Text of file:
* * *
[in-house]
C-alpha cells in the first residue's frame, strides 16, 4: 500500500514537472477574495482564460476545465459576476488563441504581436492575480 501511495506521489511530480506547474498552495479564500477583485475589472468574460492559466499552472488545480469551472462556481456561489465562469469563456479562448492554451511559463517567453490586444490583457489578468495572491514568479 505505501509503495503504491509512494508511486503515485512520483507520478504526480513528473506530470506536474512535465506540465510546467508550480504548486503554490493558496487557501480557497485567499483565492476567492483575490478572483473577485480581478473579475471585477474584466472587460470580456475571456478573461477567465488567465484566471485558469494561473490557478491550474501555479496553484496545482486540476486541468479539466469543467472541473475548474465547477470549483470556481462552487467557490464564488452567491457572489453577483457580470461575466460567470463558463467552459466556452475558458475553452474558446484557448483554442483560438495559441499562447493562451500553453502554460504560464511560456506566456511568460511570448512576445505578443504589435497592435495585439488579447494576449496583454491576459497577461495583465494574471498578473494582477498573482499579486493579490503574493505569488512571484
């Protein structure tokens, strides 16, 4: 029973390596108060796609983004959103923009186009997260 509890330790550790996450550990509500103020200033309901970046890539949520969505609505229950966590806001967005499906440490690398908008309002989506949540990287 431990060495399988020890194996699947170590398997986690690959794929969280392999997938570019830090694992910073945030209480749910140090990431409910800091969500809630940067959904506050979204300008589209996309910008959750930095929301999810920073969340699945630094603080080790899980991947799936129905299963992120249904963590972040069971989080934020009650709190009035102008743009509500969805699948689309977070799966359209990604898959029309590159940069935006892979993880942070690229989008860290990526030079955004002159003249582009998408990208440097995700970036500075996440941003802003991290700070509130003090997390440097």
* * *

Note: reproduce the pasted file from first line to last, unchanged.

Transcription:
[in-house]
C-alpha cells in the first residue's frame, strides 16, 4: 500500500514537472477574495482564460476545465459576476488563441504581436492575480 501511495506521489511530480506547474498552495479564500477583485475589472468574460492559466499552472488545480469551472462556481456561489465562469469563456479562448492554451511559463517567453490586444490583457489578468495572491514568479 505505501509503495503504491509512494508511486503515485512520483507520478504526480513528473506530470506536474512535465506540465510546467508550480504548486503554490493558496487557501480557497485567499483565492476567492483575490478572483473577485480581478473579475471585477474584466472587460470580456475571456478573461477567465488567465484566471485558469494561473490557478491550474501555479496553484496545482486540476486541468479539466469543467472541473475548474465547477470549483470556481462552487467557490464564488452567491457572489453577483457580470461575466460567470463558463467552459466556452475558458475553452474558446484557448483554442483560438495559441499562447493562451500553453502554460504560464511560456506566456511568460511570448512576445505578443504589435497592435495585439488579447494576449496583454491576459497577461495583465494574471498578473494582477498573482499579486493579490503574493505569488512571484
């Protein structure tokens, strides 16, 4: 029973390596108060796609983004959103923009186009997260 509890330790550790996450550990509500103020200033309901970046890539949520969505609505229950966590806001967005499906440490690398908008309002989506949540990287 431990060495399988020890194996699947170590398997986690690959794929969280392999997938570019830090694992910073945030209480749910140090990431409910800091969500809630940067959904506050979204300008589209996309910008959750930095929301999810920073969340699945630094603080080790899980991947799936129905299963992120249904963590972040069971989080934020009650709190009035102008743009509500969805699948689309977070799966359209990604898959029309590159940069935006892979993880942070690229989008860290990526030079955004002159003249582009998408990208440097995700970036500075996440941003802003991290700070509130003090997390440097």